And just like that, Money Flamingo turned 5 years old earlier this month!
This anniversary also coincided with a few other blogging/business milestones (more on this below), so I thought this would be an excellent opportunity to reflect on how the blog has grown and evolved since I started it in 2018.
I’ll also share my views on blogging in general and the state of the FI Community in 2023.
To be honest, the future of Money Flamingo is something I’ve thought about a lot lately, so I think this is also a great time to address the “What’s next?” question.
But first, let’s take a little walk down the Money Flamingo memory lane together.
Hitting “Publish” For the First Time
I started the Money Flamingo in 2018 because I wanted to share our not-so-mainstream approach to FI and chronicle the last 1000 days of our journey to Flamingo FI.
I had first discovered Financial Independence in 2012 and gained so much from following early bloggers like Mr Money Mustache that I almost felt it was my duty to share what I had learned along my own journey and pay it forward in a way.
The blog officially went live with my first article on Flamingo FI on 8 May 2018.
I had actually been considering starting a blog for about two years before that. I registered the domain in early 2017, but it took me over a year to work up the courage (and tech skills…) to finally hit “publish” for the first time.
In retrospect, this now looks pretty funny to me – it felt like such a milestone. I was so concerned people might find our strategy silly or that my writing was no good.
In reality, it’s not like you start a blog, publish your first post and then a million people start reading and critiquing your content. Quite the opposite. It takes time.
I still remember how happy I was when I reached 100 email subscribers. One hundred people were interested in my content! It felt like a massive achievement. That email subscriber number ticked over the 10k mark earlier this year. I realise this would be peanuts to some of the bigger, more mainstream sites out there, but it feels like a huge number to me. I am super grateful I’ve been able to build up a loyal audience that shares my passion for a more lifestyle-focused approach to financial freedom.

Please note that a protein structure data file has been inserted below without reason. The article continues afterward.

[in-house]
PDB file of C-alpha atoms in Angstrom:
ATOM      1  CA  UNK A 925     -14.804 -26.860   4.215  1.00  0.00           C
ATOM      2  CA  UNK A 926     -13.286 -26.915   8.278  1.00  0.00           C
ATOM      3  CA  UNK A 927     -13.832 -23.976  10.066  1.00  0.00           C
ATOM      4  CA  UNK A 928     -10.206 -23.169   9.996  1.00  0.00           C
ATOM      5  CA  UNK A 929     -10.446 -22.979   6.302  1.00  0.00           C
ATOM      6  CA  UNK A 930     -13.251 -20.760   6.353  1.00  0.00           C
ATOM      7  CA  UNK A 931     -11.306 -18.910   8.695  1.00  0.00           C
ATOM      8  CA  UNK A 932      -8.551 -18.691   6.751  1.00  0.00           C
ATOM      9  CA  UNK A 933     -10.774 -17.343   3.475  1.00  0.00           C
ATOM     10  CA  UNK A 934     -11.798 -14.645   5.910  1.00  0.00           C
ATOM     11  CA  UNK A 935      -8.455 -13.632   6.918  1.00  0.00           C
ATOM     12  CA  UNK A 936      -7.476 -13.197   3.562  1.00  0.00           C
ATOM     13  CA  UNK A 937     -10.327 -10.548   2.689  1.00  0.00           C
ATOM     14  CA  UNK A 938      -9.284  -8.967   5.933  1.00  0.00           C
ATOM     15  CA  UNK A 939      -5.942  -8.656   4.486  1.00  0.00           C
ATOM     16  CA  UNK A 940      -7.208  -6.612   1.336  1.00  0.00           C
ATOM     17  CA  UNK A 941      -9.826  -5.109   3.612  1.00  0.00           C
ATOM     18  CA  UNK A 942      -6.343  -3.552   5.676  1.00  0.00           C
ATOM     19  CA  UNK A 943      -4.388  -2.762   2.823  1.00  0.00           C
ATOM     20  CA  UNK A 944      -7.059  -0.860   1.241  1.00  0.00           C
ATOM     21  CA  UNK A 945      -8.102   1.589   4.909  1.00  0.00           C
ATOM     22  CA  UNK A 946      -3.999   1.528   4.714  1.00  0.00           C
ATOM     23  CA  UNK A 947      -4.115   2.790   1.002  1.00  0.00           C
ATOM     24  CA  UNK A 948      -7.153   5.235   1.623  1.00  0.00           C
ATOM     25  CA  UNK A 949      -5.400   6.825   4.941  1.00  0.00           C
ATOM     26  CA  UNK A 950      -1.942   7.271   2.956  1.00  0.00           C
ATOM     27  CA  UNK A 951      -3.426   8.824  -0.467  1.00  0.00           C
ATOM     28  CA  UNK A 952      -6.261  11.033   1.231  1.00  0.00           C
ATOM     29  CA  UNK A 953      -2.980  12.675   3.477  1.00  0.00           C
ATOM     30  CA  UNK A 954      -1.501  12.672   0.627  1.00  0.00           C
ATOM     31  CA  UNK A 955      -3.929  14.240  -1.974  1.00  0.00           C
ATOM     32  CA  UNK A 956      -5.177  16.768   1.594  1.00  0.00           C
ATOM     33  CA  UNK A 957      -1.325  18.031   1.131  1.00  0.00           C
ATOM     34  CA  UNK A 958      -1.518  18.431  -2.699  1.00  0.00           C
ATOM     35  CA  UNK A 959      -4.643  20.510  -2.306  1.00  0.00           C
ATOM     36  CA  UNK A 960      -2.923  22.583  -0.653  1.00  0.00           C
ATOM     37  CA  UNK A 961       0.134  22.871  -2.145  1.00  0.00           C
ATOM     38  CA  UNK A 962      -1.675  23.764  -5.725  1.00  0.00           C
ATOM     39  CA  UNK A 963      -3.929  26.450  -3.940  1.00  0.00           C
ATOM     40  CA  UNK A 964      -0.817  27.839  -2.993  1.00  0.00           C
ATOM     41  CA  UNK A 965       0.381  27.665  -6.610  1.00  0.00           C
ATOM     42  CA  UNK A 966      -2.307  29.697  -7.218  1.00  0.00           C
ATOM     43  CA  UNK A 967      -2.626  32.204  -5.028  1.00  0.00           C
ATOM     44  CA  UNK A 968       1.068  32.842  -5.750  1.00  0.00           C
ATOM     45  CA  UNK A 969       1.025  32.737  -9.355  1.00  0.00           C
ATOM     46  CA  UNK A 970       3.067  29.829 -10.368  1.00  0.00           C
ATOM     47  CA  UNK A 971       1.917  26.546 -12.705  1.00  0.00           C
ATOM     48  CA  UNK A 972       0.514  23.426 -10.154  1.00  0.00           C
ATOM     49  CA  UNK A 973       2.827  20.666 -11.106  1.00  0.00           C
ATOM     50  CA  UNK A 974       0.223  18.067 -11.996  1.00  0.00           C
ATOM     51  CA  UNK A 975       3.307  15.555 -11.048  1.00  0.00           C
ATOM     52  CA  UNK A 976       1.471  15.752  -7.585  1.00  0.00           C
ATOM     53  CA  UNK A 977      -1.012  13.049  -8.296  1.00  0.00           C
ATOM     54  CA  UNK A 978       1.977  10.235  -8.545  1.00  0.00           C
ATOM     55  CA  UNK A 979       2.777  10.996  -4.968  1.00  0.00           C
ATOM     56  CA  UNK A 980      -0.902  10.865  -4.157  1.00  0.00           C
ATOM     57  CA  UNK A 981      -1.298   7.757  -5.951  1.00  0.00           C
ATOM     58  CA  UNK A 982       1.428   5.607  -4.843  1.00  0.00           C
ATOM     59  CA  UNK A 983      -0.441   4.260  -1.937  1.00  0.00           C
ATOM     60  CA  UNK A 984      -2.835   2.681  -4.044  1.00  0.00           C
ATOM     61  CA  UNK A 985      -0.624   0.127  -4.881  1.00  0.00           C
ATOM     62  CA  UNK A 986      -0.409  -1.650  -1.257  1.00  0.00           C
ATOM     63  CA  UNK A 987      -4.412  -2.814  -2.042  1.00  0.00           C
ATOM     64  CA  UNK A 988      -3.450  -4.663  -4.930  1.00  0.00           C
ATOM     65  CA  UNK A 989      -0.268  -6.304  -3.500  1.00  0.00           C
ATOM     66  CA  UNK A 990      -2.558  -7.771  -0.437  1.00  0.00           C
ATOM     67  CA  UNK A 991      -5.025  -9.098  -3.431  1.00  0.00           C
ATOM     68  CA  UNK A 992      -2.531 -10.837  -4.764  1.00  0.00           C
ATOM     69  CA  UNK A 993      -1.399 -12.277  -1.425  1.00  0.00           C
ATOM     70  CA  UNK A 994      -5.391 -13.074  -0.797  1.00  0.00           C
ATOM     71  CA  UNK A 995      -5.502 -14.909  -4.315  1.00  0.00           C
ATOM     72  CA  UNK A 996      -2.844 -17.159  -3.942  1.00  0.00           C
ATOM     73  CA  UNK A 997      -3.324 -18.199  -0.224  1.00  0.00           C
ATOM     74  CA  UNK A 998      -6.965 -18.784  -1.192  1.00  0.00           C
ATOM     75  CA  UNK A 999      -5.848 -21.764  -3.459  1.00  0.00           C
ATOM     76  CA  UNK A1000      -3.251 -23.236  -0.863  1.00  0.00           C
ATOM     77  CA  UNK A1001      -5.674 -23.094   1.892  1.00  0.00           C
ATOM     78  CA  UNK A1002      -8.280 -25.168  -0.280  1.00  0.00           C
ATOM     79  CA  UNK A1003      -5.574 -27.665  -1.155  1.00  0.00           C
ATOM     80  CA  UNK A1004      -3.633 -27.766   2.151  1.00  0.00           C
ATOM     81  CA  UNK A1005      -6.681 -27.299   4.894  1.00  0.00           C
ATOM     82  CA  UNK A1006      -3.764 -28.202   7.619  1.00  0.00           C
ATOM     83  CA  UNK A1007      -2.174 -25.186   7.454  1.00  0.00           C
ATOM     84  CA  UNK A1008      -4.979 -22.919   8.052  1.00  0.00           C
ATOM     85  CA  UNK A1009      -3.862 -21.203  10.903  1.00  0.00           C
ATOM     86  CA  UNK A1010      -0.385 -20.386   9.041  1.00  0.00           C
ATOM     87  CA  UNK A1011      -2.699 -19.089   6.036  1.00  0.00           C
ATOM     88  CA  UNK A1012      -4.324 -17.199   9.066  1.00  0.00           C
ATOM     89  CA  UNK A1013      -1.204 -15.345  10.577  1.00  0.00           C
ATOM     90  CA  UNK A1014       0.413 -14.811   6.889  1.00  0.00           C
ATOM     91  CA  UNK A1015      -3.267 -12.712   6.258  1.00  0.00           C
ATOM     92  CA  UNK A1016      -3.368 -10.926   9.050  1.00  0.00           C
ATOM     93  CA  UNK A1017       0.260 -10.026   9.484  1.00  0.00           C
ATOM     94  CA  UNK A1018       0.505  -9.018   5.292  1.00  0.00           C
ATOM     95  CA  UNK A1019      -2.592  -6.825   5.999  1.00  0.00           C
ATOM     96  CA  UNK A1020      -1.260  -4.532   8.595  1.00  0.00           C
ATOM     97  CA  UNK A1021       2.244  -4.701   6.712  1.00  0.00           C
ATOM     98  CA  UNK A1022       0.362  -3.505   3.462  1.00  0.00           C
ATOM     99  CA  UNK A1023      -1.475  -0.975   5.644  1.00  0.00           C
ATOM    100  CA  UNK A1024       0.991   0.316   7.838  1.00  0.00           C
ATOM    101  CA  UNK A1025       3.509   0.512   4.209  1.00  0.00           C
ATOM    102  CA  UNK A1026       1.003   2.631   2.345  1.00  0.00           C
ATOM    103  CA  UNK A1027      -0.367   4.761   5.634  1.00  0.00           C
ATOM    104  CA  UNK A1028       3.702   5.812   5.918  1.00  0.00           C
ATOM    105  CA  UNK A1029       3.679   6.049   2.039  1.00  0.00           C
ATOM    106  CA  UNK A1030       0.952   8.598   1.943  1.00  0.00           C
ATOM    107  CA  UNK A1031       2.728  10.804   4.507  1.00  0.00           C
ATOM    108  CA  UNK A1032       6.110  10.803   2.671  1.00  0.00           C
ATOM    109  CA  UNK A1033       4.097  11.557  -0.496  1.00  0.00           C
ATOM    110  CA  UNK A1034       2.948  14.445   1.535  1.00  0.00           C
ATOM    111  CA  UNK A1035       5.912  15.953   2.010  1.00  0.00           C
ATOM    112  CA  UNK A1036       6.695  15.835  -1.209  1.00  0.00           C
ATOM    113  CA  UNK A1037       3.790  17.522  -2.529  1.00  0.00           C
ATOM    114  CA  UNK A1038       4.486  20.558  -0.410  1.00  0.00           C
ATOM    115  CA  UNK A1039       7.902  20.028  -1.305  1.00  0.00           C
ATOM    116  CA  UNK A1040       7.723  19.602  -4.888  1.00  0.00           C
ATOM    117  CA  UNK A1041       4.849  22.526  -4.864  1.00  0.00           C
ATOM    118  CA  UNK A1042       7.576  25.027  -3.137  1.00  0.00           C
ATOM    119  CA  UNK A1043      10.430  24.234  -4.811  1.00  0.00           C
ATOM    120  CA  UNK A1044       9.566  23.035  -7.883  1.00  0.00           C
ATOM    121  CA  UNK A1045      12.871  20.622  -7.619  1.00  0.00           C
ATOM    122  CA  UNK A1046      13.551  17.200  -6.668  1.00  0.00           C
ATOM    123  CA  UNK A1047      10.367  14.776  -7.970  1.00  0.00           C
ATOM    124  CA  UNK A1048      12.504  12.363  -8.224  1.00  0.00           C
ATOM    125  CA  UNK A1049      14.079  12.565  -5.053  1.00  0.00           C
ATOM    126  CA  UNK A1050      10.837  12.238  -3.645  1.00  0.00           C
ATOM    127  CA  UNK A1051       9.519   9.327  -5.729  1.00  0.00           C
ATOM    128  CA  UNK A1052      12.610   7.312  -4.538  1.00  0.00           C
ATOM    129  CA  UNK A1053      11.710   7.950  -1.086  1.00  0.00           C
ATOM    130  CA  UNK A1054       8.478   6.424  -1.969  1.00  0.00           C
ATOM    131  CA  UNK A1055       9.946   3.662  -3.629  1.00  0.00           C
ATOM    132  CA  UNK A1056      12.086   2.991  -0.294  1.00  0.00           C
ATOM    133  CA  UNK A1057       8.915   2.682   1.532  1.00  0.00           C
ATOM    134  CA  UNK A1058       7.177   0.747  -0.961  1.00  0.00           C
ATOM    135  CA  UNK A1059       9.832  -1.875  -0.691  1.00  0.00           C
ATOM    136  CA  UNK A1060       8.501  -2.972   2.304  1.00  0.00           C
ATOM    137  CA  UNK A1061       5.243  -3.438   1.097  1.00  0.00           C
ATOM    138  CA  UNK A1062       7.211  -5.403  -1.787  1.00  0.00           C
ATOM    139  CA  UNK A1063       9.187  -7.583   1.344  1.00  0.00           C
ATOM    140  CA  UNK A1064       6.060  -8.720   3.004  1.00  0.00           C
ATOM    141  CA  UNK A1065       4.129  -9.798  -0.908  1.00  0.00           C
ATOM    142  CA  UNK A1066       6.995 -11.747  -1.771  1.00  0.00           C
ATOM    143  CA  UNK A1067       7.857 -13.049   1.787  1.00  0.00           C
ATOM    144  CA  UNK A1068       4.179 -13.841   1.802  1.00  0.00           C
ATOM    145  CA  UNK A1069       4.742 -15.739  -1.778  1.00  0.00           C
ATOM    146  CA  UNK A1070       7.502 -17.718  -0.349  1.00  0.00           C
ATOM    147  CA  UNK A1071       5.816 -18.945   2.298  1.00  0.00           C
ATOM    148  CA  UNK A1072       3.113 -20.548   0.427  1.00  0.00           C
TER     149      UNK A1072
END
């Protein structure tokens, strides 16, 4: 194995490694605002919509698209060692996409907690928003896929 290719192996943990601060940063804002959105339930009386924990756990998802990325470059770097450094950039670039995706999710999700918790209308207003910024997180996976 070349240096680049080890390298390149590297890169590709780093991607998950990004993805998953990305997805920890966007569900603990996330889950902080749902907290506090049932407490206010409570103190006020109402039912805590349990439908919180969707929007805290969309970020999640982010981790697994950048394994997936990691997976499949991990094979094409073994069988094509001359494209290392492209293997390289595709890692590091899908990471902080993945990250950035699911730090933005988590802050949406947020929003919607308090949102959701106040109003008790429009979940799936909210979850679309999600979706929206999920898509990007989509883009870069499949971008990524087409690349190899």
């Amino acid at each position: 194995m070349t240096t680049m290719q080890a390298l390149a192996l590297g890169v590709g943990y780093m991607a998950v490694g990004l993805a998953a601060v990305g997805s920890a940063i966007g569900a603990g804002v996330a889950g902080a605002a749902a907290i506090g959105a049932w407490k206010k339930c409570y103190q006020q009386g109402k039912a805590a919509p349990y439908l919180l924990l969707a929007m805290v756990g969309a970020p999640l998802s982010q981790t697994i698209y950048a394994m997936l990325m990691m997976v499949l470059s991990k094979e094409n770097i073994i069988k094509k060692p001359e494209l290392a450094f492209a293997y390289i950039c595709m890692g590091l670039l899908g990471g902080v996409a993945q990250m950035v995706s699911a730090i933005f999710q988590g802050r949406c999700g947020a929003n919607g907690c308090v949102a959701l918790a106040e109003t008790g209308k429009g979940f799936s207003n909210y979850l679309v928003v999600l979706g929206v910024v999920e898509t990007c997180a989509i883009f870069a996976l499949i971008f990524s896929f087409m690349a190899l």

To this day, I still love getting emails from readers who find my content helpful or who were inspired to make a life change after reading one of my articles. It’s a strange but nice feeling knowing that what I type on my laptop can touch someone else’s life in that way.
What Happened to the “Blogosphere”?
Thinking back, 2018 almost feels like a different era – for both the FIRE community and blogging/content creation. Internet years are a bit like dog years.
There were quite a few FI blogs back then, primarily US-based, but a couple of Australian and European ones had also started to appear in the “blogosphere”, as it was still often referred to back then. FIRE was a very niche topic and definitely not discussed in the mainstream media. Fast forward to 2023, and all the big media outlets have jumped on the FI bandwagon. I recently saw a post about Coast FI on a major US newspaper’s blog (it might have been the New York Times?) – written by a financial advisor of all people. Telling!
It is safe to say that the FI landscape has expanded considerably since I got started in 2018. Other forms of content like podcasts, YouTube channels (believe it or not, there were no YouTube channels on FI back then!), FinTok and social media have exploded. The “finfluencer” was born. The blogosphere is now really just a tiny part of a massive financial media universe. Some even argue that blogging in its original form is dying, and maybe they are right.
I actually count myself very lucky to have started Money Flamingo and grown an audience before the rise of short-form video and social media algorithms.
Speaking of social media – you probably know this is something I’m not great at (or that interested in). Not because my life isn’t “Insta-worthy” (I actually think it 100% is!). I just can’t help but think that people who share dozens of posts, videos and photos of their awesome life each week don’t actually have much time to live this awesome life – because they are on their phones most of the time. I do try to share all of my new articles on my socials along with the occasional idea or picture, but that’s as much as I can handle. Maybe I’m showing my age or ignorance here – I should probably try to get better at this! 😉